Newsdesk.org Staff Report
Natural gas, cocaine, water, racism, widespread poverty, and a legacy of almost 200 coups in almost as many years are the prime motives behind Bolivia’s perpetual political unrest. In the latest chapter, the current president, Carlos Mesa, faces exactly the same kind of populist protests that unseated his predecessor, Gonzalo Sanchez de Lozada, in 2003. It was Lozada’s strict, World Bank-driven economic policies of privatization, government austerity and foreign investment that cost him his job. Fossil fuels dispute
Angry over what they saw as a giveaway of natural resources to non-Bolivian interests, a powerful coalition of impoverished Aymara Indians, labor unions, coca farmers and peasants, led by a charismatic socialist legislator, Evo Morales, undertook a series of protests, roadblocks and deadly riots that led to Lozada’s downfall. Mesa, at the time the vice president, took up the job as chief executive.
Before the tsunami, the rebellious Indonesian province of Aceh was hardly a household name — and even after the world’s TV, radio and newspaper reporters descended on the region, the bulk of their coverage focused on the horrors of the giant wave. But Aceh has a rich and troubled history, endowed with extraordinary natural resources, and saddled with a legacy of colonialist violence that is still playing out today. Historical Turmoil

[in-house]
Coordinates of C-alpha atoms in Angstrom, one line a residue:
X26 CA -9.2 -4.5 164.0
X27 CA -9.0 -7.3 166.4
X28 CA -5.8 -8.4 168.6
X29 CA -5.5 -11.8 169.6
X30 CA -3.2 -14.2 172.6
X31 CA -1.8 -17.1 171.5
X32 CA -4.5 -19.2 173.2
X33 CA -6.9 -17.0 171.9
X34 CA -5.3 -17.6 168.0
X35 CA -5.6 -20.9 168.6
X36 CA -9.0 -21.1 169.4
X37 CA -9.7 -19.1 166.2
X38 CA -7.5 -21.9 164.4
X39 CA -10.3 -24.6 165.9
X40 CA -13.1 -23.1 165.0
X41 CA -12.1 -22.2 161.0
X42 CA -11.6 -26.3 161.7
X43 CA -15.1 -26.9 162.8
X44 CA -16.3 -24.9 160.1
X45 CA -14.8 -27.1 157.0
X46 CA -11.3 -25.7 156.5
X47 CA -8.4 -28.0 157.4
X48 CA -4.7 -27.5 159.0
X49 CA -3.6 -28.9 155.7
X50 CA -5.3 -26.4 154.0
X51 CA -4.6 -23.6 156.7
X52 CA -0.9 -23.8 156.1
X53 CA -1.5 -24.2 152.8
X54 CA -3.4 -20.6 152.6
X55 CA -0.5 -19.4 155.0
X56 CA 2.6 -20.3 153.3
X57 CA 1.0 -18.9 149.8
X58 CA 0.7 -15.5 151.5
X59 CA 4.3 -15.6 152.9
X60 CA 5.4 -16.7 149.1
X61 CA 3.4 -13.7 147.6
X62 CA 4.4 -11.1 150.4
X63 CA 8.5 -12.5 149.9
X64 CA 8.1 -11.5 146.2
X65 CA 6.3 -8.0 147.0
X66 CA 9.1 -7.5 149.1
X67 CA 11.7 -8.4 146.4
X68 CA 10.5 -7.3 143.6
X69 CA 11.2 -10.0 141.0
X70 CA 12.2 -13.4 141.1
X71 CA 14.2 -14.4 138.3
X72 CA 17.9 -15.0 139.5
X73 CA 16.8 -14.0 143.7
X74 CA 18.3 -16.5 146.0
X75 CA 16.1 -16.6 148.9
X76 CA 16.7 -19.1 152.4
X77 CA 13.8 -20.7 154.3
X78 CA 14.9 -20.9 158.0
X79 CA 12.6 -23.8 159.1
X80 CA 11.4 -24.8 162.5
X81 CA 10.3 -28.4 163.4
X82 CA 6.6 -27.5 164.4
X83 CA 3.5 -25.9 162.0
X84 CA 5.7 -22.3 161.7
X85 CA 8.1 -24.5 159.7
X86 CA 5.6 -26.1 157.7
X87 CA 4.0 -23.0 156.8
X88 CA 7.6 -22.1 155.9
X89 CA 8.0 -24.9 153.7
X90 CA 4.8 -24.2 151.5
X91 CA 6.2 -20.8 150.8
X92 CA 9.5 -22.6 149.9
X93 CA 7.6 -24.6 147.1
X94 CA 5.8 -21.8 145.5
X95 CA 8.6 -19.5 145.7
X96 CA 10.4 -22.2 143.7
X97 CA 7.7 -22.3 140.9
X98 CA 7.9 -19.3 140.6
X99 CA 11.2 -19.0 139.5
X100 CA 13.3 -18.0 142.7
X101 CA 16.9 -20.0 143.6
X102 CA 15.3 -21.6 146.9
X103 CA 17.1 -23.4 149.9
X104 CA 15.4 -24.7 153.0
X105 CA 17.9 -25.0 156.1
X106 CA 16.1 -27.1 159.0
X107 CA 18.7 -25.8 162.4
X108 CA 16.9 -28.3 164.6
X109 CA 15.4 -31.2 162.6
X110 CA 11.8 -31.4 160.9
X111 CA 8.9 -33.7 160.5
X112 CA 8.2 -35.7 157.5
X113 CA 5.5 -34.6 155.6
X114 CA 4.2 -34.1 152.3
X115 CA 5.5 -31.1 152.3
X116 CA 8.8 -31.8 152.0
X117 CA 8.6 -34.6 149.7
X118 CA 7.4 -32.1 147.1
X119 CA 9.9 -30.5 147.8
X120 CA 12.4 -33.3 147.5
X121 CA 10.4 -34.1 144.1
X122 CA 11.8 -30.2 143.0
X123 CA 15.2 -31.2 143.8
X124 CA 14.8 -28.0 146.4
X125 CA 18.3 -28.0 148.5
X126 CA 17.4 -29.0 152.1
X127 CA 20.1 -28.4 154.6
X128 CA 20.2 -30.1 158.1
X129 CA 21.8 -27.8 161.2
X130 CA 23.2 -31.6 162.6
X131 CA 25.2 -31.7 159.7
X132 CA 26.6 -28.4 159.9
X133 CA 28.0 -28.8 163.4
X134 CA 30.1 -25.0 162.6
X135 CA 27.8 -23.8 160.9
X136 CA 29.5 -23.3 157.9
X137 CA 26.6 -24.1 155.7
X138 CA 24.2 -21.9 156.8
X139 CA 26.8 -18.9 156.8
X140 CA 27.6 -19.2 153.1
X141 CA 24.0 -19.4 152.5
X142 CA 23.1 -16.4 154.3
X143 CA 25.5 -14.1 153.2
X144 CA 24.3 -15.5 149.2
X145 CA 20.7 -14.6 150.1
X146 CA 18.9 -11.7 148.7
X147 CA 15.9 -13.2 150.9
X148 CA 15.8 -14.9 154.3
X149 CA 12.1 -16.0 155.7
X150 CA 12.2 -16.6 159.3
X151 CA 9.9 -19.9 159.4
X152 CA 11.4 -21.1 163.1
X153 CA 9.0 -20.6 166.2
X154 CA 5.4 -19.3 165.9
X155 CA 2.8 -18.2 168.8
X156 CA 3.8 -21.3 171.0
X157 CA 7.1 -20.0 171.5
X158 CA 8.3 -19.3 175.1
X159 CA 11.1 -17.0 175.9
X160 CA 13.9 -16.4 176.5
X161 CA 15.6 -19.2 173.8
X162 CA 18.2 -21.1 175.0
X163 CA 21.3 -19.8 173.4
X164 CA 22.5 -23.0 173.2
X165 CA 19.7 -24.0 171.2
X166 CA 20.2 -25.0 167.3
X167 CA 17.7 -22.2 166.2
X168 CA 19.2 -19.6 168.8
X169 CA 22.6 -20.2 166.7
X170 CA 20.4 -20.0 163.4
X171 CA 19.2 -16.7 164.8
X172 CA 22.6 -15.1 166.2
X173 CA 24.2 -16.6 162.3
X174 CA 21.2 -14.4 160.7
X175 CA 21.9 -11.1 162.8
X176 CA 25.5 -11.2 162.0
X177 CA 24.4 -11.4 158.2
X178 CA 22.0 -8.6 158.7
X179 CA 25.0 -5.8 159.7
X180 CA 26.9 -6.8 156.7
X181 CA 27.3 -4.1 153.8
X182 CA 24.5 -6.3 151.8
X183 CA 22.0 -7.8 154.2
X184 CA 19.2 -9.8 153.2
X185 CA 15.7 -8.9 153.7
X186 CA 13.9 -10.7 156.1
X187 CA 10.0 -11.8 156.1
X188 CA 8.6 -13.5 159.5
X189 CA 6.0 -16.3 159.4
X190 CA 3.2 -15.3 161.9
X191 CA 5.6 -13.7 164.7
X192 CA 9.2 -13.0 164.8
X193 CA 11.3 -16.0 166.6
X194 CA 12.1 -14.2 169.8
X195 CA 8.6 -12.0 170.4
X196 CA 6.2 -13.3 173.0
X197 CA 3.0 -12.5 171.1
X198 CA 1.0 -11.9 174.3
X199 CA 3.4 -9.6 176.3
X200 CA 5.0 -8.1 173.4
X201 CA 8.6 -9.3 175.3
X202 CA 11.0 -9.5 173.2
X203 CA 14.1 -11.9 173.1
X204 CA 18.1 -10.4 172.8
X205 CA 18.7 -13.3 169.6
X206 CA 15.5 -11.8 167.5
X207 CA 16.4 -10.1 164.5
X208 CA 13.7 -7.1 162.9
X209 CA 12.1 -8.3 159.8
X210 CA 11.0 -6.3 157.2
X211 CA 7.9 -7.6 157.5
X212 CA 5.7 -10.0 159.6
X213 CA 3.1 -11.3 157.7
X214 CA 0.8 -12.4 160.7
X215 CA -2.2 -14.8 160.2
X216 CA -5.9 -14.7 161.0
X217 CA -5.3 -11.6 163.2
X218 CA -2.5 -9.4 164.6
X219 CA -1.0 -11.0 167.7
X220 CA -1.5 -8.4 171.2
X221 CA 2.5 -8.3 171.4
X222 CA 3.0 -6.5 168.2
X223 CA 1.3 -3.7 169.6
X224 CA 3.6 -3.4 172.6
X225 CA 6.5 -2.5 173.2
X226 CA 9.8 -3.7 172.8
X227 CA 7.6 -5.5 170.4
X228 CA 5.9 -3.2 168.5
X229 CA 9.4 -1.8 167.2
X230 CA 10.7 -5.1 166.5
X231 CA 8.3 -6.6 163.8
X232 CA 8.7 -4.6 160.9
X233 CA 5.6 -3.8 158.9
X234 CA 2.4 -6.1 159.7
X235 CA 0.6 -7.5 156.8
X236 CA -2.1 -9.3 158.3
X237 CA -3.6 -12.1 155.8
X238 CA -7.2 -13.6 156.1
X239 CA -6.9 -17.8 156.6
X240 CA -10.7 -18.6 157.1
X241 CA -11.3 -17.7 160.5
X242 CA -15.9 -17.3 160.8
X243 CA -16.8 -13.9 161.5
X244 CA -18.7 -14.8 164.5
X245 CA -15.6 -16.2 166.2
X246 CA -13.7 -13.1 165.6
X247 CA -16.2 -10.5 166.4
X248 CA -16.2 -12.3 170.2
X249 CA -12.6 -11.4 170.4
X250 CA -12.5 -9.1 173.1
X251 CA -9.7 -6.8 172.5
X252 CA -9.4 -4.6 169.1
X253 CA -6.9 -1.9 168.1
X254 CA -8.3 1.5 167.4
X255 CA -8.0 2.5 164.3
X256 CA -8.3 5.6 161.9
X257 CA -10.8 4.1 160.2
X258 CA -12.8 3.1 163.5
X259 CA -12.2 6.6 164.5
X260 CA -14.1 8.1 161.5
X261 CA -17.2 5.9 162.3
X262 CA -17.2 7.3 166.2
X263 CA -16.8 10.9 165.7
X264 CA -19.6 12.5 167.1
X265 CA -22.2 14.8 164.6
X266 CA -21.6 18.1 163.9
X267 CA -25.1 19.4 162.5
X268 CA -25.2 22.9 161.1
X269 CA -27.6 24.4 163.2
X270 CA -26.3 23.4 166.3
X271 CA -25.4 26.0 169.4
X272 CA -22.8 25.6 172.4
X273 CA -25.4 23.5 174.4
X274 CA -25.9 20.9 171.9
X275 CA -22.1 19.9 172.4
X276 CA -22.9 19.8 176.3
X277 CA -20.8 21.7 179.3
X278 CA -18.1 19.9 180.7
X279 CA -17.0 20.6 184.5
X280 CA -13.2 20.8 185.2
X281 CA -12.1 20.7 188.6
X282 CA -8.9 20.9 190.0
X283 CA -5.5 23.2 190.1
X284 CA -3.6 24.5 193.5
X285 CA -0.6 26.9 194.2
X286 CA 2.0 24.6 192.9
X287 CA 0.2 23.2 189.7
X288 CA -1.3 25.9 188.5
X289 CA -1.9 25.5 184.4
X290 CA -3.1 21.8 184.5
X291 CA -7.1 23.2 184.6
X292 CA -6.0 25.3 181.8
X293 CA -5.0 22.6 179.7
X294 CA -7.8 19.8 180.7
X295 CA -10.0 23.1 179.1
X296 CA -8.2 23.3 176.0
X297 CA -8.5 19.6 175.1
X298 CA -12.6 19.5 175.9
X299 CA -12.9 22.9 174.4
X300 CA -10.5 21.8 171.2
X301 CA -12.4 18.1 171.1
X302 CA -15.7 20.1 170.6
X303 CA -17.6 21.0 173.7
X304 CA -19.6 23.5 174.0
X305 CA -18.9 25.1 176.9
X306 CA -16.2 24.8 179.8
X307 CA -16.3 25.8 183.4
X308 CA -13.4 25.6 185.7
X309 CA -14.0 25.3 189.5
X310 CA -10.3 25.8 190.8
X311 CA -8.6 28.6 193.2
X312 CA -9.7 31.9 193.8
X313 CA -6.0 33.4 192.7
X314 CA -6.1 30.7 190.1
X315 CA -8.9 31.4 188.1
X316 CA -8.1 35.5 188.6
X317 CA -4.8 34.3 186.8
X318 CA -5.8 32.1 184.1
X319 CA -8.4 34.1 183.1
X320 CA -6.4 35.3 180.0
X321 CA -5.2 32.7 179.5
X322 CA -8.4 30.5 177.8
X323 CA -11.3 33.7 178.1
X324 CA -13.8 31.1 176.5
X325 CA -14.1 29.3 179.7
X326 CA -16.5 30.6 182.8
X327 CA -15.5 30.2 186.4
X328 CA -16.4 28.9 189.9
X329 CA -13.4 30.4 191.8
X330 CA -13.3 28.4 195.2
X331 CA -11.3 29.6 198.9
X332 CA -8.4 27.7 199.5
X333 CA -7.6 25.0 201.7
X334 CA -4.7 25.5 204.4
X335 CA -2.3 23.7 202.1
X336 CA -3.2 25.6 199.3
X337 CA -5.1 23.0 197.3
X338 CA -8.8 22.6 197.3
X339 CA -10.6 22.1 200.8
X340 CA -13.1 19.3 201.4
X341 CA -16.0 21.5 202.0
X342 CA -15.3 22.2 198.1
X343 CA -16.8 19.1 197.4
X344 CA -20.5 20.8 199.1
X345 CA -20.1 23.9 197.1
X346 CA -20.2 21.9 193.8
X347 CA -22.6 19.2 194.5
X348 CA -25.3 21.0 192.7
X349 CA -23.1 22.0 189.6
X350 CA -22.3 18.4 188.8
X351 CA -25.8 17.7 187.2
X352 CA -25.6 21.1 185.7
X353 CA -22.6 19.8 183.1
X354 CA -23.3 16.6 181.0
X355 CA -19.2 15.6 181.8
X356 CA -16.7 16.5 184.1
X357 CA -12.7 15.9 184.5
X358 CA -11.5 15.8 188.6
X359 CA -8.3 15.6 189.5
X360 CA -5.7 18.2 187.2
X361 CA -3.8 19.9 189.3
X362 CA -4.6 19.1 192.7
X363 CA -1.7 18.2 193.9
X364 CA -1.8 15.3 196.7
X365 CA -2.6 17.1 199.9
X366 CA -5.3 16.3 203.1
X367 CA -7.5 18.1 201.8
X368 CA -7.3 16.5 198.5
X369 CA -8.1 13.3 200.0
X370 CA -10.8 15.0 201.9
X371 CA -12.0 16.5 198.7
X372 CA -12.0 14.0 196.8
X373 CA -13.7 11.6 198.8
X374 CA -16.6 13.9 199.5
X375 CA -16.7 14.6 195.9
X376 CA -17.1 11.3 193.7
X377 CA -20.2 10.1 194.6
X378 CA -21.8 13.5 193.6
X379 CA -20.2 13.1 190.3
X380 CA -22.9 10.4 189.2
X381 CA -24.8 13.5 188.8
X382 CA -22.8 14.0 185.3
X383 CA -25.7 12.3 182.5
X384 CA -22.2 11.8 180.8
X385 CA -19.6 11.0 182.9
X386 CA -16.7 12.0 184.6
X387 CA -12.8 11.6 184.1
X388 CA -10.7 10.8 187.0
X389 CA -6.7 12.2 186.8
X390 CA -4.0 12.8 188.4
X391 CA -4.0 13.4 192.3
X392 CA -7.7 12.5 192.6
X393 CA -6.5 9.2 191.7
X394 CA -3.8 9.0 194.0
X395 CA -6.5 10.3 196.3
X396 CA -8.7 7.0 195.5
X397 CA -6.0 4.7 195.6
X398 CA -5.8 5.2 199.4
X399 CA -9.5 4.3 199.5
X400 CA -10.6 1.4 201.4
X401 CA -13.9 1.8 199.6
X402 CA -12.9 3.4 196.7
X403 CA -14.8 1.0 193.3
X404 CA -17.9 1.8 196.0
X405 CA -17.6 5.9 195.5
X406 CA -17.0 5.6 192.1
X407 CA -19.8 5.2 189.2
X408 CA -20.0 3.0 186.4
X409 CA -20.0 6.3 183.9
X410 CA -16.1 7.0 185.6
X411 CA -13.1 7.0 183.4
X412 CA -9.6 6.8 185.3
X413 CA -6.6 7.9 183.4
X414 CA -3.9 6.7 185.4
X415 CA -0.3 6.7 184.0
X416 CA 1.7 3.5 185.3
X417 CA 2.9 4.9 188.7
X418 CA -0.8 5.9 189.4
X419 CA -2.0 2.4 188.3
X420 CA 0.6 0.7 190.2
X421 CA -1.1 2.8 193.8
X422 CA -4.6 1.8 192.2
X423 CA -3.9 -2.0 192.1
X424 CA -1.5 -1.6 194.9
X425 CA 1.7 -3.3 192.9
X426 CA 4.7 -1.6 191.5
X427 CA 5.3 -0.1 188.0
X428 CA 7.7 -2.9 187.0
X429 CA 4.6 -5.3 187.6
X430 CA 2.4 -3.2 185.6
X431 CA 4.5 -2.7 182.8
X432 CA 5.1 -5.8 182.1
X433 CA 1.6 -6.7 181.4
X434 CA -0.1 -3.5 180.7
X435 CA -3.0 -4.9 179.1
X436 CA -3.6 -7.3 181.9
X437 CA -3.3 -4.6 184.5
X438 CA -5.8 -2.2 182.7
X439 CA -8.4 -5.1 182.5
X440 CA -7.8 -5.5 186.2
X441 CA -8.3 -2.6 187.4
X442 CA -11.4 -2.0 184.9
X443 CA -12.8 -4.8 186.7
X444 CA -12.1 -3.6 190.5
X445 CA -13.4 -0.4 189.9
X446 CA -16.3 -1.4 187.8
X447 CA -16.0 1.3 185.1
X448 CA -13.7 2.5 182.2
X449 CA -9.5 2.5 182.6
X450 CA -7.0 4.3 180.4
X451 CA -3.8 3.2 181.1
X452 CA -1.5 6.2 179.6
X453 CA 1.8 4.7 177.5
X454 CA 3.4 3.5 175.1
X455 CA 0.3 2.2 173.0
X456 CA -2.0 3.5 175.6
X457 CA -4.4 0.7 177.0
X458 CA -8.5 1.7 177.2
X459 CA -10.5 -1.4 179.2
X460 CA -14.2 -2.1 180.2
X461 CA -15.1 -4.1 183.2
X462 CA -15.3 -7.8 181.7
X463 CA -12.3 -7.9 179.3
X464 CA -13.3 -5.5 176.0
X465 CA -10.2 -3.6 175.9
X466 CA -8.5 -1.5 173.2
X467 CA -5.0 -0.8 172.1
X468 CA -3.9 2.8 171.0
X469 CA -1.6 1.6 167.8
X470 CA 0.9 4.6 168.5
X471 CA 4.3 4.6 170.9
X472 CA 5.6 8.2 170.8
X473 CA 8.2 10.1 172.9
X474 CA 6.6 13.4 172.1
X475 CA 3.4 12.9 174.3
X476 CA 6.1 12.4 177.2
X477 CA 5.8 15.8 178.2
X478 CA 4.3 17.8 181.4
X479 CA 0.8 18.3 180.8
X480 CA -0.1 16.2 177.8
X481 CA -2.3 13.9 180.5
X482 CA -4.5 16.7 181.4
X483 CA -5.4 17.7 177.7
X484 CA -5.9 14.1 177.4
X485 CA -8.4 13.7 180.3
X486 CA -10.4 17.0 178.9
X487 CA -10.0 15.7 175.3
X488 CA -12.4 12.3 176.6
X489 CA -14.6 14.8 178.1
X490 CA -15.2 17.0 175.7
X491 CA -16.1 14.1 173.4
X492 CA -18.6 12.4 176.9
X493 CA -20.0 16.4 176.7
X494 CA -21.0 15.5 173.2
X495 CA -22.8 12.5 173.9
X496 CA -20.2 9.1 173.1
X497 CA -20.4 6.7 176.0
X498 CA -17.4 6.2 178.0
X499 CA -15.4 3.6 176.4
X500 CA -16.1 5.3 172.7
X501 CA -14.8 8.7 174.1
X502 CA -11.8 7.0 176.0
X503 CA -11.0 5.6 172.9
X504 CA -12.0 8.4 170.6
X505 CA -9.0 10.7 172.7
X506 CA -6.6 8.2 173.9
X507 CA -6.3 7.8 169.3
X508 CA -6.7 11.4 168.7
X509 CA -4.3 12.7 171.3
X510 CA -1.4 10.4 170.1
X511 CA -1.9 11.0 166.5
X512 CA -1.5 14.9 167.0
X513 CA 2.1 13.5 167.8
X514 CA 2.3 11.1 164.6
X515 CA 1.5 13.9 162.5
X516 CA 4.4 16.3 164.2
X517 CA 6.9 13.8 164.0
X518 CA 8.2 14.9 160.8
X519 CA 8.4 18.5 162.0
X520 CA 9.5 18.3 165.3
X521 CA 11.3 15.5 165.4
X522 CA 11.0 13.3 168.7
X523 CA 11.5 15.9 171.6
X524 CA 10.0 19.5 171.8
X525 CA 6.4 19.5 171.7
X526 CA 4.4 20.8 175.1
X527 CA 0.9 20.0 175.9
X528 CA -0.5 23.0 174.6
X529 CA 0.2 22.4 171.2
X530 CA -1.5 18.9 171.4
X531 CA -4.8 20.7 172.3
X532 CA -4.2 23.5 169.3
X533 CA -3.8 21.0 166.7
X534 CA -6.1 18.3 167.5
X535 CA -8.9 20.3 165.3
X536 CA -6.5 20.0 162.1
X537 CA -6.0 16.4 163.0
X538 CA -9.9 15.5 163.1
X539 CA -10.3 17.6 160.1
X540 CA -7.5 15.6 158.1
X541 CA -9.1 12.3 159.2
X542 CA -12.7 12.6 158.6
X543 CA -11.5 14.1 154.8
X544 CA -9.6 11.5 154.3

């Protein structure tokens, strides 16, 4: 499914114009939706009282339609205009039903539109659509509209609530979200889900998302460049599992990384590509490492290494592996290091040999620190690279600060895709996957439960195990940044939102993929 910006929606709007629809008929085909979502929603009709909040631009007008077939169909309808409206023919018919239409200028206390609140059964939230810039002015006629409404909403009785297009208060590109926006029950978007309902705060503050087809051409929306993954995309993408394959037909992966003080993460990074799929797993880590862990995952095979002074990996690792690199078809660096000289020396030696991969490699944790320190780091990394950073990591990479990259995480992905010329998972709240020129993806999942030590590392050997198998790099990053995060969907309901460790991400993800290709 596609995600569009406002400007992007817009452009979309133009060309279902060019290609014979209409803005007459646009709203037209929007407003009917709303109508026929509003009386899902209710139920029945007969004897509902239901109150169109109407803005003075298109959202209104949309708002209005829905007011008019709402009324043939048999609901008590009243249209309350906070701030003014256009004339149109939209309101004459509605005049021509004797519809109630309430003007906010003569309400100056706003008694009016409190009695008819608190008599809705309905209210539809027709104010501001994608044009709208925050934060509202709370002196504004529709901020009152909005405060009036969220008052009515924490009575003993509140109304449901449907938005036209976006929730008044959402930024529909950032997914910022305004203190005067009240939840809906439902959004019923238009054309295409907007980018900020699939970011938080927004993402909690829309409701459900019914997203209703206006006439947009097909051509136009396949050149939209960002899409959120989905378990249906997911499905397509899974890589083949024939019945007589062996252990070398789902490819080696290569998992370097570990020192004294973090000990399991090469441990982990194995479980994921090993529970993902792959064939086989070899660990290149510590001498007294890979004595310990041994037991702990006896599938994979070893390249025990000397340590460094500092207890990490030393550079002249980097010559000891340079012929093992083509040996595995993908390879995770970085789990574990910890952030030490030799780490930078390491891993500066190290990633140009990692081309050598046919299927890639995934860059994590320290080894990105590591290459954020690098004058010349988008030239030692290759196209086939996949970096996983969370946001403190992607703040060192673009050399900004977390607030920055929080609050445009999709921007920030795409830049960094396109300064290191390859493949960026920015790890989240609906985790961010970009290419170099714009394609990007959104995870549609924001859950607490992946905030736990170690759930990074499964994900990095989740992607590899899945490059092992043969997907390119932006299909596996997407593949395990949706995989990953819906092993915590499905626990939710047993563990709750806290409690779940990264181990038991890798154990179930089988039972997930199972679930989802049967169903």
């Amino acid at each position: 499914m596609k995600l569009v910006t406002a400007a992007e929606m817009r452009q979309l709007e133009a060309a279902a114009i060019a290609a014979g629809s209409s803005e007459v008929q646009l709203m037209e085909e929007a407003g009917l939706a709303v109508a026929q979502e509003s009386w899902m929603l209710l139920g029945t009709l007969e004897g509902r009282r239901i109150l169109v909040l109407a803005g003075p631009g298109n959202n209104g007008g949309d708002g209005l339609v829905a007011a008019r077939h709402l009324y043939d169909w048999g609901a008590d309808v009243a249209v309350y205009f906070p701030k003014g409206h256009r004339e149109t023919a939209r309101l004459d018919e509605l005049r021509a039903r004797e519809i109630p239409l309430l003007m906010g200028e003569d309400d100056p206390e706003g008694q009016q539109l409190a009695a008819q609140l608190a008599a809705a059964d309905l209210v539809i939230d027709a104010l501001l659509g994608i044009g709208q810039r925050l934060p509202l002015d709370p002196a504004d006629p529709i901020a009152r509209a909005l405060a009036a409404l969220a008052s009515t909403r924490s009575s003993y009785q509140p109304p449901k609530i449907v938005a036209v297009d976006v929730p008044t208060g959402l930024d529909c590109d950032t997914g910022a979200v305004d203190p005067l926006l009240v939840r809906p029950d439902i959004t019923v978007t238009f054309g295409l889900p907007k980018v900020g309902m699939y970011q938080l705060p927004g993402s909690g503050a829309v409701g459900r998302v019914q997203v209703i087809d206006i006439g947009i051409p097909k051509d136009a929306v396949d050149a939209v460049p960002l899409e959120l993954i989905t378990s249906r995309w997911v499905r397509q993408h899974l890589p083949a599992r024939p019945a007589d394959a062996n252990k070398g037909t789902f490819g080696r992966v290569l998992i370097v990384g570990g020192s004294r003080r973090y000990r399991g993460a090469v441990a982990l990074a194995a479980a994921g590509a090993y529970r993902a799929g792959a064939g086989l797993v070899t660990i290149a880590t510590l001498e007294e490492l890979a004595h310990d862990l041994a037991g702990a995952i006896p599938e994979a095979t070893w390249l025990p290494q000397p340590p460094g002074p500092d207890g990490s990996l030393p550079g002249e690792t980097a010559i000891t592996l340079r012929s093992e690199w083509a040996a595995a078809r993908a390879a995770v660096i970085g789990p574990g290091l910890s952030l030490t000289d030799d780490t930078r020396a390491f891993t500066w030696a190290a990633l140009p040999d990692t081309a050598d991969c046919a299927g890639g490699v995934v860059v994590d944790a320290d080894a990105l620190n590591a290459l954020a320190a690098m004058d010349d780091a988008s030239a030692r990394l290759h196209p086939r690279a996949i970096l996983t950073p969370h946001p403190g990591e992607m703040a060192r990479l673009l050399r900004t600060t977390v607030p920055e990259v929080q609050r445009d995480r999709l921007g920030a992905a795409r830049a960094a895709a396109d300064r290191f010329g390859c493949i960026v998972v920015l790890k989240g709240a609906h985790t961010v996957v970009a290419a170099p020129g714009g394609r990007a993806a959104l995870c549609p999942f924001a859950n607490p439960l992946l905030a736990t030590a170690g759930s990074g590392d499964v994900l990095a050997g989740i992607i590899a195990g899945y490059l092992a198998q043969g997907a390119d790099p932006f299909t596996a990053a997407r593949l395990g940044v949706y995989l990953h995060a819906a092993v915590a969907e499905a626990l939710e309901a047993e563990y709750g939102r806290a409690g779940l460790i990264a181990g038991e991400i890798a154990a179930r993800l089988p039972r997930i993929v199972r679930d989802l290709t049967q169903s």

The Military: Violence, Corruption
– – – – – – – – – –
Historical Turmoil | top
A paradise island by any measure, Sumatra — and its northernmost Aceh province in particular — has nevertheless suffered greatly from catastrophes both natural and human in origin. Of the former class of disaster, the most notable prior to the 2004 Christmas tsunami was the 1883 eruption of Krakatoa, a volcanic island in between Java and Sumatra. Tsunamis from the explosion rose 100 feet high, claimed more than 35,000 lives, destroyed 165 coastal villages, and heaved 600-ton blocks of coral onto the shore.